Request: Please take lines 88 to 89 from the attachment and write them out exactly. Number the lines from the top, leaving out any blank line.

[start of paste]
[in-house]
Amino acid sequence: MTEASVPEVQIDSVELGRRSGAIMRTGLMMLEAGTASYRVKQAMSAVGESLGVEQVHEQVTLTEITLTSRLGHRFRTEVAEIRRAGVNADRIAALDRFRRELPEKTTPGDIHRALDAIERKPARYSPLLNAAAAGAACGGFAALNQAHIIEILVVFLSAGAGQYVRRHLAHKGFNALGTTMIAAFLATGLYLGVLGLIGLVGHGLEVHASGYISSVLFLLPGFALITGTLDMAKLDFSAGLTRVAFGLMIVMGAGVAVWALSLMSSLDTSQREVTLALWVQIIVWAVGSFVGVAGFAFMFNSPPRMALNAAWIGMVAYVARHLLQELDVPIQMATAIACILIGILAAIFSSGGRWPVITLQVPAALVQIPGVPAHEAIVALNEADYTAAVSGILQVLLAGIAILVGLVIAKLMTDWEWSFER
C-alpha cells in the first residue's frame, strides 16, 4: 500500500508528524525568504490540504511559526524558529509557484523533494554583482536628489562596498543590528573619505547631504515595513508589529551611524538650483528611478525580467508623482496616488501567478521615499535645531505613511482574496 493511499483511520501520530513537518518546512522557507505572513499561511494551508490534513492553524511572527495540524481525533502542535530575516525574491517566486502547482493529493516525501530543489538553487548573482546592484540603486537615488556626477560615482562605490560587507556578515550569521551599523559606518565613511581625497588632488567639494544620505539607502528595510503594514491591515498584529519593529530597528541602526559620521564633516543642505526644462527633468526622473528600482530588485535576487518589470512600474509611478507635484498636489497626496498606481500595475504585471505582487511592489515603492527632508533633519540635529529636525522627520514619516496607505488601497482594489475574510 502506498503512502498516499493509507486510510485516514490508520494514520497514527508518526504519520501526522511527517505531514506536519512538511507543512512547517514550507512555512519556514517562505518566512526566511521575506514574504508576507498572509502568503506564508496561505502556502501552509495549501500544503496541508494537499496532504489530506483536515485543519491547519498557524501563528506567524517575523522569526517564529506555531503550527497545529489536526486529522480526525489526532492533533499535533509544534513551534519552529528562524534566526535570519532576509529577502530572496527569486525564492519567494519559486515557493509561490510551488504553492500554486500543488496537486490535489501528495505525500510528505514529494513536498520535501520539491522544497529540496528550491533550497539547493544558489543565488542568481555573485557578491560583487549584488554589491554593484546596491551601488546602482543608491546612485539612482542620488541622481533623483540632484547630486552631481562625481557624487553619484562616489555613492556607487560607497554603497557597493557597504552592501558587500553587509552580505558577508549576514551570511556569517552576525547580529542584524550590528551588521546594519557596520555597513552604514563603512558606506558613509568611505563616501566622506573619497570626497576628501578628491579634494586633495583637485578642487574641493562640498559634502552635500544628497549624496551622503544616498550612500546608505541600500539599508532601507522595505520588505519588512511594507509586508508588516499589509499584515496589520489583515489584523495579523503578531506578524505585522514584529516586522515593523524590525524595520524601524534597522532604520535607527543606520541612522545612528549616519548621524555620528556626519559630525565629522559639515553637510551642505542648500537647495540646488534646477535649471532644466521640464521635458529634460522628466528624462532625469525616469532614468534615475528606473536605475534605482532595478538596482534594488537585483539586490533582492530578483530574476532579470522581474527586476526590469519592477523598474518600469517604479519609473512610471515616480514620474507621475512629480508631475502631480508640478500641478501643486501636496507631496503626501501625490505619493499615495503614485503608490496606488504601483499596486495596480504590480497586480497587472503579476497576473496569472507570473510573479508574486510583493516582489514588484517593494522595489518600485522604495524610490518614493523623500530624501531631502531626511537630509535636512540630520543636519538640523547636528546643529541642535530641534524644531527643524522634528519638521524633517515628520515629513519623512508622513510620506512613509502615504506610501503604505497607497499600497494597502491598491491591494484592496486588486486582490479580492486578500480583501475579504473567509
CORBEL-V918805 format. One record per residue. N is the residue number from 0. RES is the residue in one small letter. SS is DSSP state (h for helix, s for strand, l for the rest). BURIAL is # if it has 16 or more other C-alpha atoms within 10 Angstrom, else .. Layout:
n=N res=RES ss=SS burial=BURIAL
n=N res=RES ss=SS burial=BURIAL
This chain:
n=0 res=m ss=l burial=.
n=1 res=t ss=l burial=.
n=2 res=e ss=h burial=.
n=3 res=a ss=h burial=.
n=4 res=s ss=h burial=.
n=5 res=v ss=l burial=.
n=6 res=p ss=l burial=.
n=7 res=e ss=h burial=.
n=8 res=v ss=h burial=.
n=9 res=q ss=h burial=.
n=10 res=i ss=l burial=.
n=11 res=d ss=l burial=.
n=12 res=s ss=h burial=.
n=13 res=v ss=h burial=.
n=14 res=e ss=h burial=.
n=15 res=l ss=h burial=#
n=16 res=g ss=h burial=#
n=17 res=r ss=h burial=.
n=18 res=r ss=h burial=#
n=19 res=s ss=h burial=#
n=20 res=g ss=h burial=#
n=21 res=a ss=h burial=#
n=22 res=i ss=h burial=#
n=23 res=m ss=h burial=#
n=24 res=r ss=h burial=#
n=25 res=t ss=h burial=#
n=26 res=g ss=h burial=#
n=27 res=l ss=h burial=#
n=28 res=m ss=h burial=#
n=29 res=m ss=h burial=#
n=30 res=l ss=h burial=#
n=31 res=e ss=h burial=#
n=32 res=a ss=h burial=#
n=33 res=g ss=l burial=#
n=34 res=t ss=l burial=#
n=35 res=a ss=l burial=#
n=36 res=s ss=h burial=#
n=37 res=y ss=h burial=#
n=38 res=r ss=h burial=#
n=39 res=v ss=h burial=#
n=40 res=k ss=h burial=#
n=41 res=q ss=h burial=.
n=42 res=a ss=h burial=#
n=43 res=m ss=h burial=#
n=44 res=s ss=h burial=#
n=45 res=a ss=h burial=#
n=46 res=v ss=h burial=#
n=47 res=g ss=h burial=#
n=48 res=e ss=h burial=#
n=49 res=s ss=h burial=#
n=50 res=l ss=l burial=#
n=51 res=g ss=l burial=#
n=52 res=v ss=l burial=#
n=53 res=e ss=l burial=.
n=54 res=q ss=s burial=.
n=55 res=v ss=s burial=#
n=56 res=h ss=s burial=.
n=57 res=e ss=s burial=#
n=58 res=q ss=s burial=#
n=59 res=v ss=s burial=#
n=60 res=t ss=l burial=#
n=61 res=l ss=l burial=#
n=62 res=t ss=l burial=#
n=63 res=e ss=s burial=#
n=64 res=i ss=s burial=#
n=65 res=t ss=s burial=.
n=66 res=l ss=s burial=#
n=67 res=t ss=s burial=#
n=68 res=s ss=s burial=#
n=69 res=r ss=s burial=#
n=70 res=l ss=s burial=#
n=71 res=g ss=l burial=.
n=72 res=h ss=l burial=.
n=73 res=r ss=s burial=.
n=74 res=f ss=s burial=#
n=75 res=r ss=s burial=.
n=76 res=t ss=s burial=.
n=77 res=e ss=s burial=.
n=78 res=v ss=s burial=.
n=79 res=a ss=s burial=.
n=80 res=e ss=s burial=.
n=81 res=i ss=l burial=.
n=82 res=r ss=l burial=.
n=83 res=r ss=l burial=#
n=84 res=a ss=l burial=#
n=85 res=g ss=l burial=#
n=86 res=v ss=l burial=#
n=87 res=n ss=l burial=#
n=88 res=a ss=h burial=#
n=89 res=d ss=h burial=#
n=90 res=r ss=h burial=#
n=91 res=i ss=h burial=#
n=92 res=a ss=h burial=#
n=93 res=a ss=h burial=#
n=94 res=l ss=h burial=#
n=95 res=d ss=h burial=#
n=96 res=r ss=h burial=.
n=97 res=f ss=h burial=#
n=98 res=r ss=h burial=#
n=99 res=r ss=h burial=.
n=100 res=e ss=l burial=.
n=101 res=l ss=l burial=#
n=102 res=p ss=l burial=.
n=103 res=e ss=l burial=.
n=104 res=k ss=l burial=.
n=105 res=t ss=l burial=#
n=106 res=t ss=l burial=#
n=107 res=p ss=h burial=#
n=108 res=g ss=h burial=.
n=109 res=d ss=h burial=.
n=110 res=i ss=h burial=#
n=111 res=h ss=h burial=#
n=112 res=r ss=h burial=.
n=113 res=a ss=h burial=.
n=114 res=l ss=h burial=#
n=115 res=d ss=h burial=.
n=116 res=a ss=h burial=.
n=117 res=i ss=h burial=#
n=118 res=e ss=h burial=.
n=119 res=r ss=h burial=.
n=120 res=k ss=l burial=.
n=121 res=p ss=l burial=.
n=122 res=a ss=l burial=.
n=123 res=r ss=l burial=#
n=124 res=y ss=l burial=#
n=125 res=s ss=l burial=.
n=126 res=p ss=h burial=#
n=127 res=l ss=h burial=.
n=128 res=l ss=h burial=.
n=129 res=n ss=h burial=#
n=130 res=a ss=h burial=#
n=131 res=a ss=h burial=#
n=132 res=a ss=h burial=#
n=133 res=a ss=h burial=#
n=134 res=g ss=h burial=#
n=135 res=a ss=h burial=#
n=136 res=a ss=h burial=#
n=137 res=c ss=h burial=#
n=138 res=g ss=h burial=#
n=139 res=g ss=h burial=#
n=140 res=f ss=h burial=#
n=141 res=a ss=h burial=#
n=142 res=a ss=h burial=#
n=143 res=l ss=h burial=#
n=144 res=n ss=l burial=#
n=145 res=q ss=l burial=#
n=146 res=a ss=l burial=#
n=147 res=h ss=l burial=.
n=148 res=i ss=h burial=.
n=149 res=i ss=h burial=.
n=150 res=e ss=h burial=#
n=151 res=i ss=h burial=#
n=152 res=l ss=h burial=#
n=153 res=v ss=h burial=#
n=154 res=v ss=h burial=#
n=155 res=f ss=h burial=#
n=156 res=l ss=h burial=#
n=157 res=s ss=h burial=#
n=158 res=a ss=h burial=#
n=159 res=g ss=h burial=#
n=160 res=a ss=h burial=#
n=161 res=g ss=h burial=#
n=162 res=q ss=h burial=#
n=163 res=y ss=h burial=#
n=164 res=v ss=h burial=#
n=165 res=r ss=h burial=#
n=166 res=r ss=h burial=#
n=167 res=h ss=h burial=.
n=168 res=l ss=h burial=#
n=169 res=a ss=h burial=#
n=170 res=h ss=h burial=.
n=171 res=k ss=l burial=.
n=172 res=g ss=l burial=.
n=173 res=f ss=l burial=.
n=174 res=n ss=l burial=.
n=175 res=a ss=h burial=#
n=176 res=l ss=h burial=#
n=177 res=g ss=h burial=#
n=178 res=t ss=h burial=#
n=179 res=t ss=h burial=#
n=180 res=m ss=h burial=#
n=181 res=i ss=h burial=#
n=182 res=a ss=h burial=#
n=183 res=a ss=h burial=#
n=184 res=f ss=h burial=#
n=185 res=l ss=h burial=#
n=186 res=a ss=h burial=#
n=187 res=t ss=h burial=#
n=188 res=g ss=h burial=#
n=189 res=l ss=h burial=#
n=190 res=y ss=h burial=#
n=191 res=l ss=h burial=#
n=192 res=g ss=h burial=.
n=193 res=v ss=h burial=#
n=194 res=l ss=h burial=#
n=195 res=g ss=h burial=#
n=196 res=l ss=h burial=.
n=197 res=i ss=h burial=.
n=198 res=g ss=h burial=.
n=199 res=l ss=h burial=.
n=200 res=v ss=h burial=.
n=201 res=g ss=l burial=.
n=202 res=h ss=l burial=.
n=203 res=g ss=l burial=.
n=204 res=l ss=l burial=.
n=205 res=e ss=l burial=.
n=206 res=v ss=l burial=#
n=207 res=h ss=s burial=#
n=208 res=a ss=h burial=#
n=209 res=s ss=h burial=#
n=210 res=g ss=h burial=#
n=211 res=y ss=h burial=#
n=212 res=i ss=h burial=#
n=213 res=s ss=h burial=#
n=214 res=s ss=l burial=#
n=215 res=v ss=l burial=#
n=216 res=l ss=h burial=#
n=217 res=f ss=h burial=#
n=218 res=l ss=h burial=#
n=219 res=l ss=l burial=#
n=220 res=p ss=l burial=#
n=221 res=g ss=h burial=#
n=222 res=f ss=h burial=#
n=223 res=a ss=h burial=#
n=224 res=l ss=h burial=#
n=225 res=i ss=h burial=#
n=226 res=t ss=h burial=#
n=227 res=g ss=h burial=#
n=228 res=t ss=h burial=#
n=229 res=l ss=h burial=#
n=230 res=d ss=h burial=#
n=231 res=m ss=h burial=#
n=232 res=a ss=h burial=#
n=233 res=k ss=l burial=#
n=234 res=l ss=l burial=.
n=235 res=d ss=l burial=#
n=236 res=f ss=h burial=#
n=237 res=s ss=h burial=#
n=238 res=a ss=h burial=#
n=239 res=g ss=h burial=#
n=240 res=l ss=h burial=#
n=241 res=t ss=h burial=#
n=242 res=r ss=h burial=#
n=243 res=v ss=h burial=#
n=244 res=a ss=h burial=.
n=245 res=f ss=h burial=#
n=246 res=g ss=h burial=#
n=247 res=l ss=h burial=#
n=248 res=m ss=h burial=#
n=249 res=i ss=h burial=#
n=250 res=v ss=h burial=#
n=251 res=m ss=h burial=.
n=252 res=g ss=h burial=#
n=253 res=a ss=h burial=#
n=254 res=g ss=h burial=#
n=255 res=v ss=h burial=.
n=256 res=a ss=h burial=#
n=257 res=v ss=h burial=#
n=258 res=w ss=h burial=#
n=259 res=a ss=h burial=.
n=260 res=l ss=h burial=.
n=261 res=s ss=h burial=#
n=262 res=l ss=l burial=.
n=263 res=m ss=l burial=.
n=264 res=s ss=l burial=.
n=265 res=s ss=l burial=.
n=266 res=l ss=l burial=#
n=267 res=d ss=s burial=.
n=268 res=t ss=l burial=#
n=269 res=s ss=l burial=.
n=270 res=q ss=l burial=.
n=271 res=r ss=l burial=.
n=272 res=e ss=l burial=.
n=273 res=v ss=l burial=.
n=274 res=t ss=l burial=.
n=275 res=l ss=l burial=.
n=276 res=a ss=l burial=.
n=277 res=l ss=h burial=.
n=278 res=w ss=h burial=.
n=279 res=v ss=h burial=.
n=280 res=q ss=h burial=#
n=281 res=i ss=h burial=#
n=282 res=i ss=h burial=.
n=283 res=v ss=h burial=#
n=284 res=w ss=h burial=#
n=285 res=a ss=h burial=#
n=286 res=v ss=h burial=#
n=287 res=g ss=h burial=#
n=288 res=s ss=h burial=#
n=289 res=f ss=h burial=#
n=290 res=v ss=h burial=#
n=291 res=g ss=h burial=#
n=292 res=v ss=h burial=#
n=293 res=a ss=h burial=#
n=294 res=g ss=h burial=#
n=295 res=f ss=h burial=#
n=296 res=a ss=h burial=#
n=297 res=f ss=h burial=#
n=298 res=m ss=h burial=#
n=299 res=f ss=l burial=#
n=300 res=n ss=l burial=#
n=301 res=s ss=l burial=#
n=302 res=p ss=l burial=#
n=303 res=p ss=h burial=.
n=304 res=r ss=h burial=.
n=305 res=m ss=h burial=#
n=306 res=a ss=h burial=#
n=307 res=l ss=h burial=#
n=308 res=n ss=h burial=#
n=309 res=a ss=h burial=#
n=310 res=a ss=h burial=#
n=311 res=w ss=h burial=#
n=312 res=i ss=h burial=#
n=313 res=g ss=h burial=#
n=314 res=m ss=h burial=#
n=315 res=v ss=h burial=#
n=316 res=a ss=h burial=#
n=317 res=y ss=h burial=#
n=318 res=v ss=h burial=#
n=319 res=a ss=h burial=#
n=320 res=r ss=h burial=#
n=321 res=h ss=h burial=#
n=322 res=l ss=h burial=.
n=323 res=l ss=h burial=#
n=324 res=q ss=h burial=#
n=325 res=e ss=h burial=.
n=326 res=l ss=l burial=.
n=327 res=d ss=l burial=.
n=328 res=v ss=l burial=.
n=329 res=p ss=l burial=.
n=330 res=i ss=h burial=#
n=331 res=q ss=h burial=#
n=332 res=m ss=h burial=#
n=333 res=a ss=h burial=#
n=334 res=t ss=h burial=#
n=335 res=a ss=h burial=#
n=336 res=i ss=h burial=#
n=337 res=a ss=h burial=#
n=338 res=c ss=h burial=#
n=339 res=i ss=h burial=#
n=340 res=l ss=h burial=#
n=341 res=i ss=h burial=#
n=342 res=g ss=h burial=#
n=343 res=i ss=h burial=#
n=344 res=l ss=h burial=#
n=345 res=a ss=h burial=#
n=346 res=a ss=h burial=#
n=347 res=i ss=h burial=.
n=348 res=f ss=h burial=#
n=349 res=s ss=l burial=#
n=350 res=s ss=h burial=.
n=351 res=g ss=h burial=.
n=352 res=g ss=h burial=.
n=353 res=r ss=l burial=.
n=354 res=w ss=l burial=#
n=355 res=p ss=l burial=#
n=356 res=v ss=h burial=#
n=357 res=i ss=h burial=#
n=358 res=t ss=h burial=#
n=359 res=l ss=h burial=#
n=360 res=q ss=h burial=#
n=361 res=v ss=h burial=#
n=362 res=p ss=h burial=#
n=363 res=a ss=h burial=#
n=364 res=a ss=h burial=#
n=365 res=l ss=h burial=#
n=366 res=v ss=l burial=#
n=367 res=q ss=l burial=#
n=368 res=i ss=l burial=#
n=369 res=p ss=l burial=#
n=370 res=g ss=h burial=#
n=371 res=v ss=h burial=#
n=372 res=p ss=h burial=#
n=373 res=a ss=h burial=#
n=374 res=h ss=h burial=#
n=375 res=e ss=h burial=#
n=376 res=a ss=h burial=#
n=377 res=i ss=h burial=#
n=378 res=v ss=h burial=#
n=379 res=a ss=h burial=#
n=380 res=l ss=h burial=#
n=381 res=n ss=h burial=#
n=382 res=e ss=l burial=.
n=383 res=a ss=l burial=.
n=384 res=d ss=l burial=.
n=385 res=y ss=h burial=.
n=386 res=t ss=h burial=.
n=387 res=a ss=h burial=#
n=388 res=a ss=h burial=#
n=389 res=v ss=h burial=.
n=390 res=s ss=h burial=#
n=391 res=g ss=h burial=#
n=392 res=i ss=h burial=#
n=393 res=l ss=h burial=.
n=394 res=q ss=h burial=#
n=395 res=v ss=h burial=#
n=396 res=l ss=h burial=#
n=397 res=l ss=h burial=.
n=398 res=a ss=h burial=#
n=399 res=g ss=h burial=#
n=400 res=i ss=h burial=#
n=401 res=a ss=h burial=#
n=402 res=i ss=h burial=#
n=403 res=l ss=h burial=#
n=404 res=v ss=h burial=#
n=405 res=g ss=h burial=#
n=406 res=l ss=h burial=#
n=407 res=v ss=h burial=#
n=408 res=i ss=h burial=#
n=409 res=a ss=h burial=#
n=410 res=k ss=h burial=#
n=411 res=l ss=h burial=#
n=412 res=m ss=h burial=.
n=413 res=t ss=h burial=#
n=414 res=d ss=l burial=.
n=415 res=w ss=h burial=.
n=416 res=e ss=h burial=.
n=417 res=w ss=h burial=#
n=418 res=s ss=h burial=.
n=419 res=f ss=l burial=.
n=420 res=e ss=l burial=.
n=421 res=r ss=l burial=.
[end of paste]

n=80 res=e ss=s burial=.
n=81 res=i ss=l burial=.